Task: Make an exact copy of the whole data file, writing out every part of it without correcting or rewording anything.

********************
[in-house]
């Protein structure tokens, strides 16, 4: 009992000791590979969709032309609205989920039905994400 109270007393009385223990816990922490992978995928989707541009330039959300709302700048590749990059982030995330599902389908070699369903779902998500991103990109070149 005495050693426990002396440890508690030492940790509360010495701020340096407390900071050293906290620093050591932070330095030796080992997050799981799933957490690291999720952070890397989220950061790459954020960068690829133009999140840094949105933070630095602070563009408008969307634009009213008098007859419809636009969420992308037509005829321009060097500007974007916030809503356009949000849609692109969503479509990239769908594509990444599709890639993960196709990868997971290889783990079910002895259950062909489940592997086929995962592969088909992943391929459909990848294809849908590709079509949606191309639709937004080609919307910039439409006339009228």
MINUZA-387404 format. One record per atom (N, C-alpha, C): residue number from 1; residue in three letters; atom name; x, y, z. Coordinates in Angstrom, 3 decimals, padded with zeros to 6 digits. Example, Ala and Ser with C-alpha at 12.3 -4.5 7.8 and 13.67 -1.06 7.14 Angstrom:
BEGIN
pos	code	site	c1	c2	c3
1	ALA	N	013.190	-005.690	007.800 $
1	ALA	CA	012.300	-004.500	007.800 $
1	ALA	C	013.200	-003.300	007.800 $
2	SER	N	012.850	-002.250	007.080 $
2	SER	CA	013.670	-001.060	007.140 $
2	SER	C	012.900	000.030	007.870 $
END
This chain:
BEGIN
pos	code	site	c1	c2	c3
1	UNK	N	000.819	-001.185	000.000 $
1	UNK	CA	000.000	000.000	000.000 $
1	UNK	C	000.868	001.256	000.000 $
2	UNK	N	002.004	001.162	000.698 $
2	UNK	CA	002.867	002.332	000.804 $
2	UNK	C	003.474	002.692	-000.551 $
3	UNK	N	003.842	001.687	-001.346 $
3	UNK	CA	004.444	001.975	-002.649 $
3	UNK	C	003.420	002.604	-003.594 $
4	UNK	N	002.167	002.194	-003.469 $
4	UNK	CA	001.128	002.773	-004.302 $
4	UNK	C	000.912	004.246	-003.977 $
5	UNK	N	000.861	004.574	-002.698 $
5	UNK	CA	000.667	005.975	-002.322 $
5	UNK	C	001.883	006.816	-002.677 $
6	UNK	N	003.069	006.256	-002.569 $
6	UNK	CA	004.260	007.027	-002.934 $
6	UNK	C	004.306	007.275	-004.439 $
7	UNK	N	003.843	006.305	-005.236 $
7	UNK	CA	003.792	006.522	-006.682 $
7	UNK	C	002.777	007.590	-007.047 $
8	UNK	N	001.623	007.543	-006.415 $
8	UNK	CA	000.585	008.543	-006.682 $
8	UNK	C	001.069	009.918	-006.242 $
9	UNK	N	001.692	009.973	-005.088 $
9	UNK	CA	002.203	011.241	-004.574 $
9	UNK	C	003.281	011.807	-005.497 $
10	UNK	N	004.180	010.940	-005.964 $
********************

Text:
[in-house]
């Protein structure tokens, strides 16, 4: 009992000791590979969709032309609205989920039905994400 109270007393009385223990816990922490992978995928989707541009330039959300709302700048590749990059982030995330599902389908070699369903779902998500991103990109070149 005495050693426990002396440890508690030492940790509360010495701020340096407390900071050293906290620093050591932070330095030796080992997050799981799933957490690291999720952070890397989220950061790459954020960068690829133009999140840094949105933070630095602070563009408008969307634009009213008098007859419809636009969420992308037509005829321009060097500007974007916030809503356009949000849609692109969503479509990239769908594509990444599709890639993960196709990868997971290889783990079910002895259950062909489940592997086929995962592969088909992943391929459909990848294809849908590709079509949606191309639709937004080609919307910039439409006339009228």
MINUZA-387404 format. One record per atom (N, C-alpha, C): residue number from 1; residue in three letters; atom name; x, y, z. Coordinates in Angstrom, 3 decimals, padded with zeros to 6 digits. Example, Ala and Ser with C-alpha at 12.3 -4.5 7.8 and 13.67 -1.06 7.14 Angstrom:
BEGIN
pos	code	site	c1	c2	c3
1	ALA	N	013.190	-005.690	007.800 $
1	ALA	CA	012.300	-004.500	007.800 $
1	ALA	C	013.200	-003.300	007.800 $
2	SER	N	012.850	-002.250	007.080 $
2	SER	CA	013.670	-001.060	007.140 $
2	SER	C	012.900	000.030	007.870 $
END
This chain:
BEGIN
pos	code	site	c1	c2	c3
1	UNK	N	000.819	-001.185	000.000 $
1	UNK	CA	000.000	000.000	000.000 $
1	UNK	C	000.868	001.256	000.000 $
2	UNK	N	002.004	001.162	000.698 $
2	UNK	CA	002.867	002.332	000.804 $
2	UNK	C	003.474	002.692	-000.551 $
3	UNK	N	003.842	001.687	-001.346 $
3	UNK	CA	004.444	001.975	-002.649 $
3	UNK	C	003.420	002.604	-003.594 $
4	UNK	N	002.167	002.194	-003.469 $
4	UNK	CA	001.128	002.773	-004.302 $
4	UNK	C	000.912	004.246	-003.977 $
5	UNK	N	000.861	004.574	-002.698 $
5	UNK	CA	000.667	005.975	-002.322 $
5	UNK	C	001.883	006.816	-002.677 $
6	UNK	N	003.069	006.256	-002.569 $
6	UNK	CA	004.260	007.027	-002.934 $
6	UNK	C	004.306	007.275	-004.439 $
7	UNK	N	003.843	006.305	-005.236 $
7	UNK	CA	003.792	006.522	-006.682 $
7	UNK	C	002.777	007.590	-007.047 $
8	UNK	N	001.623	007.543	-006.415 $
8	UNK	CA	000.585	008.543	-006.682 $
8	UNK	C	001.069	009.918	-006.242 $
9	UNK	N	001.692	009.973	-005.088 $
9	UNK	CA	002.203	011.241	-004.574 $
9	UNK	C	003.281	011.807	-005.497 $
10	UNK	N	004.180	010.940	-005.964 $